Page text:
Yep, pretty colorful, alright.  But these are the things that make family histories so truly amazing.  I love this stuff!  And I'm pretty sure my father's property is the original property settled by my great, great grandfather (gotta check with him about that), and that the stands of trees in the middle of the field where I used to play and find bits of pottery and dishware may have been the locations of the original houses is just so freaking cool.  I wonder if that may have fueled my obsession with becoming an archaeologist when I was a kid.  Well, besides Indiana Jones, of course.

I do regret that my great grandmother and then my grandfather and grandmother passed away before I knew the importance of chronicling family histories.  I just hope it's not too late.

Wednesday, January 26, 2011

It Made So Much Sense at the Time...

Sitting at the dining table tonight, watching Samantha carefully scoop chocolate pudding from her bowl onto her spoon, guiding it gently into her mouth without any spills, I was unexpectedly struck by an overwhelming feeling of awe, that I had grown such a big girl.  It was a sudden, sharp, and surprising moment, one of those times when you think, "But surely, I recognize these things every day - why am I feeling like this is the first time I've ever noticed this?"  It was like looking at her with new eyes, just for a moment.  Fleeting.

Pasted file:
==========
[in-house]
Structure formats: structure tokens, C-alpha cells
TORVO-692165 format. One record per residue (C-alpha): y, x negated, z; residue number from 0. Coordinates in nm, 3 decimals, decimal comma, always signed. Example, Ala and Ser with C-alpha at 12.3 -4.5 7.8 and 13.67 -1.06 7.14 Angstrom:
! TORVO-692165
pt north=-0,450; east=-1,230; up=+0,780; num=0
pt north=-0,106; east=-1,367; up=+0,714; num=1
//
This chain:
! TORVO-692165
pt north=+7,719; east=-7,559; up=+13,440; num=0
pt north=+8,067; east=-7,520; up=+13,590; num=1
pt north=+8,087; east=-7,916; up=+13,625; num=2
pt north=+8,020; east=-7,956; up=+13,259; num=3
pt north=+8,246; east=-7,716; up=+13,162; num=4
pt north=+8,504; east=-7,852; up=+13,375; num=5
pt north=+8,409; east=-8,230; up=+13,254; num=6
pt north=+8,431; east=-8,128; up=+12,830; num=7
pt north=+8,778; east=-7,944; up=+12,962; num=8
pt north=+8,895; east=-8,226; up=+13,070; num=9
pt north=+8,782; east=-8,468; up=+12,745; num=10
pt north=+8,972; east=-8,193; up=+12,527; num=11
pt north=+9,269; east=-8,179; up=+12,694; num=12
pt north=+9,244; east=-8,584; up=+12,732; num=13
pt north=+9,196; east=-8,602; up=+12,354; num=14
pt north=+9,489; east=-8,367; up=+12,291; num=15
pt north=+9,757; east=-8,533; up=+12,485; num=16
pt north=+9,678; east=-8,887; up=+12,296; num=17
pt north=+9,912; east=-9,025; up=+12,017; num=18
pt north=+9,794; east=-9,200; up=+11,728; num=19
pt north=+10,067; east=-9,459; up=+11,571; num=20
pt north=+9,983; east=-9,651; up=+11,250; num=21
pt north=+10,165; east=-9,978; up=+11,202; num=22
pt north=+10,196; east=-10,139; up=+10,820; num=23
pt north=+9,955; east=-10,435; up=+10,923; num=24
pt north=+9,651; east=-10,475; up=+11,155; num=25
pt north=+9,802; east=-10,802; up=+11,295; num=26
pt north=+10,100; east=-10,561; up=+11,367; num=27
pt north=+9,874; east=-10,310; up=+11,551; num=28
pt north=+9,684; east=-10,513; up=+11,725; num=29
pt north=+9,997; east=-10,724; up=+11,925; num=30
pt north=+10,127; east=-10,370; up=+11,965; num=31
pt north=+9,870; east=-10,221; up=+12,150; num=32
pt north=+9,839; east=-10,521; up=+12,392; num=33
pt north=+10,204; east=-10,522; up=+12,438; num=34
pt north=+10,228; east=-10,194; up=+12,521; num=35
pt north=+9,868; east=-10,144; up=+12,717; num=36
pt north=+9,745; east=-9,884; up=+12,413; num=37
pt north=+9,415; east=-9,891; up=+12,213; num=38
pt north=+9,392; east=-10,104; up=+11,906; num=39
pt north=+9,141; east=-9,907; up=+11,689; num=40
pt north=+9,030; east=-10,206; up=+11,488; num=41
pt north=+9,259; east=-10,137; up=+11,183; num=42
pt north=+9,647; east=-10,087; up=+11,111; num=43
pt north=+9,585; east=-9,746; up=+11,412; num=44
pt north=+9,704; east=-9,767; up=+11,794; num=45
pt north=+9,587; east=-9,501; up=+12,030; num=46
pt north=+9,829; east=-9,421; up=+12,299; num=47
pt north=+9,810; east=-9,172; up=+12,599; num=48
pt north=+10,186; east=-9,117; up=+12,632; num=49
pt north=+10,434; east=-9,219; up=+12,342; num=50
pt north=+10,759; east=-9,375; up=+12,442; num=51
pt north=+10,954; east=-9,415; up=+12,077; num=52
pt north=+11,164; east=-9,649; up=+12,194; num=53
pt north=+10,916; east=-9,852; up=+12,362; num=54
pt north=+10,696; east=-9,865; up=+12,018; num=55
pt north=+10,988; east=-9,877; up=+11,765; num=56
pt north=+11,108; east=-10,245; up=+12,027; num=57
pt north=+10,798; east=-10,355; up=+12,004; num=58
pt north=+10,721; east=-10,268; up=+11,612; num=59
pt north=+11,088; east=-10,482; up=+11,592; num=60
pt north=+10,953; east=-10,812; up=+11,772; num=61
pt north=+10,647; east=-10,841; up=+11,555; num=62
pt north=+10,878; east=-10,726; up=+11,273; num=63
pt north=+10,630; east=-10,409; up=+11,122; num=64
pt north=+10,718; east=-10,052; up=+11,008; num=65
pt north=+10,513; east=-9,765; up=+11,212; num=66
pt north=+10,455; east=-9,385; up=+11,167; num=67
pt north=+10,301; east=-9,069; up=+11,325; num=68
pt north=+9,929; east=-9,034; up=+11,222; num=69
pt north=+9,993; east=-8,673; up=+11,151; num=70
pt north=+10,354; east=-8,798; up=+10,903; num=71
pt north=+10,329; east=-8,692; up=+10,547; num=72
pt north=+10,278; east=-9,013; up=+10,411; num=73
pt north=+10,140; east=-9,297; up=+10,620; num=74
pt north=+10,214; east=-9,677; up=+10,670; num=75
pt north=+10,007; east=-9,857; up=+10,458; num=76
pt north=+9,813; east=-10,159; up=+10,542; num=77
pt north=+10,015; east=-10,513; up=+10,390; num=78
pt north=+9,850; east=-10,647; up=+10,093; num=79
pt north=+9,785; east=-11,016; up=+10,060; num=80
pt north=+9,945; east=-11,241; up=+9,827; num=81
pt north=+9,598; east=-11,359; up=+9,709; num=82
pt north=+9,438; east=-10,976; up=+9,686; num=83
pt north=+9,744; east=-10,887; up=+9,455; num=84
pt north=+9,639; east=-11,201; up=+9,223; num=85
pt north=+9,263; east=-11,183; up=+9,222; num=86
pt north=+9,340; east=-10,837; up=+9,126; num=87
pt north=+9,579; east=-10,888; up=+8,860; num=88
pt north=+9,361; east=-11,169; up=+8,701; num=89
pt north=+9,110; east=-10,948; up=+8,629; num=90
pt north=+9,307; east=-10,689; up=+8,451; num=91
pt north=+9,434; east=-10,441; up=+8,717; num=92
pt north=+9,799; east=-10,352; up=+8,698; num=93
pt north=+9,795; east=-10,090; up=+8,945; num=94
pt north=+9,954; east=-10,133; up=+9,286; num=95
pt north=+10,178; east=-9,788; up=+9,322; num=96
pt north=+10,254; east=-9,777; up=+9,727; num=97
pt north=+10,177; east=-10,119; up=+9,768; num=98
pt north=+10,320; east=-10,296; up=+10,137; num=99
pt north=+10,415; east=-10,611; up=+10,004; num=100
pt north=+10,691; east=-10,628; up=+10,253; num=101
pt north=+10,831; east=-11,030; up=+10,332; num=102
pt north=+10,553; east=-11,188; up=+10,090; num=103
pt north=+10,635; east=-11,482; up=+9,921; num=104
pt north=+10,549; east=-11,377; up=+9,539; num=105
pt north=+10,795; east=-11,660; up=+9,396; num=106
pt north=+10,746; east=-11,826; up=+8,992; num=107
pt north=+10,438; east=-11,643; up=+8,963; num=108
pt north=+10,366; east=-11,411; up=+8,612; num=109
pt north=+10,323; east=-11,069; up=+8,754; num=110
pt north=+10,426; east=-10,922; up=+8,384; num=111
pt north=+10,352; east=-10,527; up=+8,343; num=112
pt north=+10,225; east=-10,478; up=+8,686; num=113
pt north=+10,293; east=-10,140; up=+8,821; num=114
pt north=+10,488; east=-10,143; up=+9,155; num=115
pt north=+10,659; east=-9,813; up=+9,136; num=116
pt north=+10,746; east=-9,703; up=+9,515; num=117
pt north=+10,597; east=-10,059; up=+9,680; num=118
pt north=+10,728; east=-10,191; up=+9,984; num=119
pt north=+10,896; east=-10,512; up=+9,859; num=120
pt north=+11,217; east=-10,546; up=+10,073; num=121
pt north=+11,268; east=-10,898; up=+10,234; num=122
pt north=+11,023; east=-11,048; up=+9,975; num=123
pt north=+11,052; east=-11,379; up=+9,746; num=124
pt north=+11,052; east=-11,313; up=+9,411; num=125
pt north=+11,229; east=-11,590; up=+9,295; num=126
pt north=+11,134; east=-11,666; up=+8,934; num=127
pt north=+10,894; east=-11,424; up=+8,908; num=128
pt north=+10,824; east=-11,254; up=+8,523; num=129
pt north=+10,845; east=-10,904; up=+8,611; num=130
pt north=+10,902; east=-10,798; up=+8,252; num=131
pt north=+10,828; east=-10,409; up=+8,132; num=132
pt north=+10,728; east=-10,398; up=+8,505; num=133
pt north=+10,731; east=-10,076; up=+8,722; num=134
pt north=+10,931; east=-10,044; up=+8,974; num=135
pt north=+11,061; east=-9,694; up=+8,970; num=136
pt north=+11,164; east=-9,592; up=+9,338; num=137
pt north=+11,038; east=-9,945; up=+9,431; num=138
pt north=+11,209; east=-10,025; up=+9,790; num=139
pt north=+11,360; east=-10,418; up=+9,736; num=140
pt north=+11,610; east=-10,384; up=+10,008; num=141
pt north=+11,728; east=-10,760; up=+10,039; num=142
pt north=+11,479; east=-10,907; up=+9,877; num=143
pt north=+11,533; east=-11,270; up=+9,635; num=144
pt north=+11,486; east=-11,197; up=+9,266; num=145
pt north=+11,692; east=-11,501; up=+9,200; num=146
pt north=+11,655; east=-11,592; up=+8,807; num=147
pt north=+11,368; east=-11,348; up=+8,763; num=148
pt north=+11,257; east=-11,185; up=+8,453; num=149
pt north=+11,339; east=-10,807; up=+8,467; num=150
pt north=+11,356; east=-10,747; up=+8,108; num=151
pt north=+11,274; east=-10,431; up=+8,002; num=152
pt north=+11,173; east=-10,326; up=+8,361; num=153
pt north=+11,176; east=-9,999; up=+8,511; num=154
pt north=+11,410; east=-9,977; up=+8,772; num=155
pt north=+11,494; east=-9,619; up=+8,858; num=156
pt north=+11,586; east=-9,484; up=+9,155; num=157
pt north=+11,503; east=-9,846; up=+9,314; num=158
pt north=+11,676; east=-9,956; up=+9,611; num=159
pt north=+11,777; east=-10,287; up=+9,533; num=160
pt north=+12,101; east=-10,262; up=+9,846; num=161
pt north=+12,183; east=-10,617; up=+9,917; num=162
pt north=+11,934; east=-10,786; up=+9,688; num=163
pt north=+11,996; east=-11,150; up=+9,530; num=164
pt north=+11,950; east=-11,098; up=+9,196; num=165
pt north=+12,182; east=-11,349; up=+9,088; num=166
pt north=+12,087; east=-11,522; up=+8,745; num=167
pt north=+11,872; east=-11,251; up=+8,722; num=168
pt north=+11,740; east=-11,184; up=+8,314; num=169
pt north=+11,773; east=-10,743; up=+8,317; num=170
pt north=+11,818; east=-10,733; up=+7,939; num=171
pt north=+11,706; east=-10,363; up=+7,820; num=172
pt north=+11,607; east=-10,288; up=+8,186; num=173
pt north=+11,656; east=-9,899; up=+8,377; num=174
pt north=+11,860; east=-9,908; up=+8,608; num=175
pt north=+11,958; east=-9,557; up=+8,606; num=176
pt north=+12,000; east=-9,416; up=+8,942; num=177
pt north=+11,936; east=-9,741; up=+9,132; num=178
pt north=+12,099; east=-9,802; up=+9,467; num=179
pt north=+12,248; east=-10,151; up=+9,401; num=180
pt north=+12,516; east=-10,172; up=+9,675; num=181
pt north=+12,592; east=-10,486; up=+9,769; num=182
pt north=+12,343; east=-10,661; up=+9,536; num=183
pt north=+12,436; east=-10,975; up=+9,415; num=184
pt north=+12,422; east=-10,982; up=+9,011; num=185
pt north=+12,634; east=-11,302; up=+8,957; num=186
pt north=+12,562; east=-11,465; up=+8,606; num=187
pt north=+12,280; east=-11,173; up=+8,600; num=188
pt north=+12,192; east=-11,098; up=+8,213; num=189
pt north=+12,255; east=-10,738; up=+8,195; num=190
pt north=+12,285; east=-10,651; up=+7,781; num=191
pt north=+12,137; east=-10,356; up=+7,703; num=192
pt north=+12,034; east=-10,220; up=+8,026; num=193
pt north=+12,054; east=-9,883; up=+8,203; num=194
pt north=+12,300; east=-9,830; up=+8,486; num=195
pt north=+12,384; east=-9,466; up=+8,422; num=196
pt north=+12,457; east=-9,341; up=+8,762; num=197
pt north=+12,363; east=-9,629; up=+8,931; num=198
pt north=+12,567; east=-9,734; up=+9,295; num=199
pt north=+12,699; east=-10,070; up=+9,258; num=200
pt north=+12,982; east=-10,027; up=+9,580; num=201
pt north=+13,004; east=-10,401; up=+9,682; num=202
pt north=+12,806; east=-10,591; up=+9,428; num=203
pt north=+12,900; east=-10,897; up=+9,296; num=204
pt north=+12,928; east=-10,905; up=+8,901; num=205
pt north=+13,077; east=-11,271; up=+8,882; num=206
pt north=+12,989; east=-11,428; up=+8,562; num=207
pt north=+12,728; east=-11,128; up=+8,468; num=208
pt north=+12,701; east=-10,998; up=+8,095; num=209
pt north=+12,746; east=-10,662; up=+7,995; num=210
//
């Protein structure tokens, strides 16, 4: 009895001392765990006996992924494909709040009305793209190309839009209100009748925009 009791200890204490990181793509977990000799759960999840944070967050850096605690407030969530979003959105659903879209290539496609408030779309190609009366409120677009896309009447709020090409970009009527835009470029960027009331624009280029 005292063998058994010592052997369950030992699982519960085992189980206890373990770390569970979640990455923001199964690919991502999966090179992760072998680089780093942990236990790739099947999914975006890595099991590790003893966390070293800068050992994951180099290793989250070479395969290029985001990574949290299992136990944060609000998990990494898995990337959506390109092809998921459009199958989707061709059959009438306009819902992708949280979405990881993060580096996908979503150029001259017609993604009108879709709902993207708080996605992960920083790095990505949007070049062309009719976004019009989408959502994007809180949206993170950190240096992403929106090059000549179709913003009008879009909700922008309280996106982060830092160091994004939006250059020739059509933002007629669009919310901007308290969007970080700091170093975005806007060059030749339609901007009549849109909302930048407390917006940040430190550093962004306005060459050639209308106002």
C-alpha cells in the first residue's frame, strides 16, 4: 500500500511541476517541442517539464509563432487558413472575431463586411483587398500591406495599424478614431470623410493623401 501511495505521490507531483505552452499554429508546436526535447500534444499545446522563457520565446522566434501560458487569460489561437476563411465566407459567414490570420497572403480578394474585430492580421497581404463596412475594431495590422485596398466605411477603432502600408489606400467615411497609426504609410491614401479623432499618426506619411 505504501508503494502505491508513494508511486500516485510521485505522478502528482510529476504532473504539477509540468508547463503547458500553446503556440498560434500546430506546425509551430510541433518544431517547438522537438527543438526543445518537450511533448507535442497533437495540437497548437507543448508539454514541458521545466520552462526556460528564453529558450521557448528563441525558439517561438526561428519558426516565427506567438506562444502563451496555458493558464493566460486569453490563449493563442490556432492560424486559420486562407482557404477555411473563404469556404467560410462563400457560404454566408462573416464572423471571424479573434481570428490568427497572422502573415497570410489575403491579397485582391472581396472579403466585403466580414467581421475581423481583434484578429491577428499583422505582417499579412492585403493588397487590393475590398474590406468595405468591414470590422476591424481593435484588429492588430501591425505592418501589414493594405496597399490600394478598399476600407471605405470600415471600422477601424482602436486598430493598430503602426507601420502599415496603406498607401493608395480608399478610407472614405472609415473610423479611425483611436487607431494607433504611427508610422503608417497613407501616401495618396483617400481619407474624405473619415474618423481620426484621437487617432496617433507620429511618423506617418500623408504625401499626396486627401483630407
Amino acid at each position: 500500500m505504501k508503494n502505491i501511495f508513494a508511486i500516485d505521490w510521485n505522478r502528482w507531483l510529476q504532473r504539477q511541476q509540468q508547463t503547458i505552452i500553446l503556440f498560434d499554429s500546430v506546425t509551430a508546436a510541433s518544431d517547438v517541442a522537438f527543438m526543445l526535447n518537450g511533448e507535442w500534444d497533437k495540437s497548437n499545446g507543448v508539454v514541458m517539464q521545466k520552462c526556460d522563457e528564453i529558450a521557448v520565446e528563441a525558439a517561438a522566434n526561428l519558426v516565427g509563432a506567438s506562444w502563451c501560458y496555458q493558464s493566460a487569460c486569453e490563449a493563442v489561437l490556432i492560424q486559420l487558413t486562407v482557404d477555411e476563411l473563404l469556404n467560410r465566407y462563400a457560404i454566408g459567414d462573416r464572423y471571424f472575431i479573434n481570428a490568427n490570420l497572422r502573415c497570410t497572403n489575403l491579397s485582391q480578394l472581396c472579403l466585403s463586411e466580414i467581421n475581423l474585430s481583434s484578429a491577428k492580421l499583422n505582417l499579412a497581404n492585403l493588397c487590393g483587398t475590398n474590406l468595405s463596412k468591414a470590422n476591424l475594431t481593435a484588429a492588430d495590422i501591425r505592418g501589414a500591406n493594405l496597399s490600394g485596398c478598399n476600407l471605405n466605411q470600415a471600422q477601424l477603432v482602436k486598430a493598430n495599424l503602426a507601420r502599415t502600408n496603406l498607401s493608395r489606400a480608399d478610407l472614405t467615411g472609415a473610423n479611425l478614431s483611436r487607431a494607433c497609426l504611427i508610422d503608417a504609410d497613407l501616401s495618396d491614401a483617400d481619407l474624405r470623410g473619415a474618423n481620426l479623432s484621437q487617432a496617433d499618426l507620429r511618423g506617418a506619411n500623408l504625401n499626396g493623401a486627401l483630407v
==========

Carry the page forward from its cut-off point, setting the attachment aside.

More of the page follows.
I think it was the normalcy of the moment.  The conversation that (mostly) flowed, Samantha recounting the things she and her aide, N., had done this afternoon, the look of surprise on her face when the dishwasher in the kitchen began a new cycle and roared to life, as she said, "Mommy, what's that noise?"  "It's the dishwasher," I said.  "Oh, dishwasher." was her reply.  The classic childhood love of chocolate pudding in all its sweet, sticky glory, and her ability to savor and appreciate every. last. drop.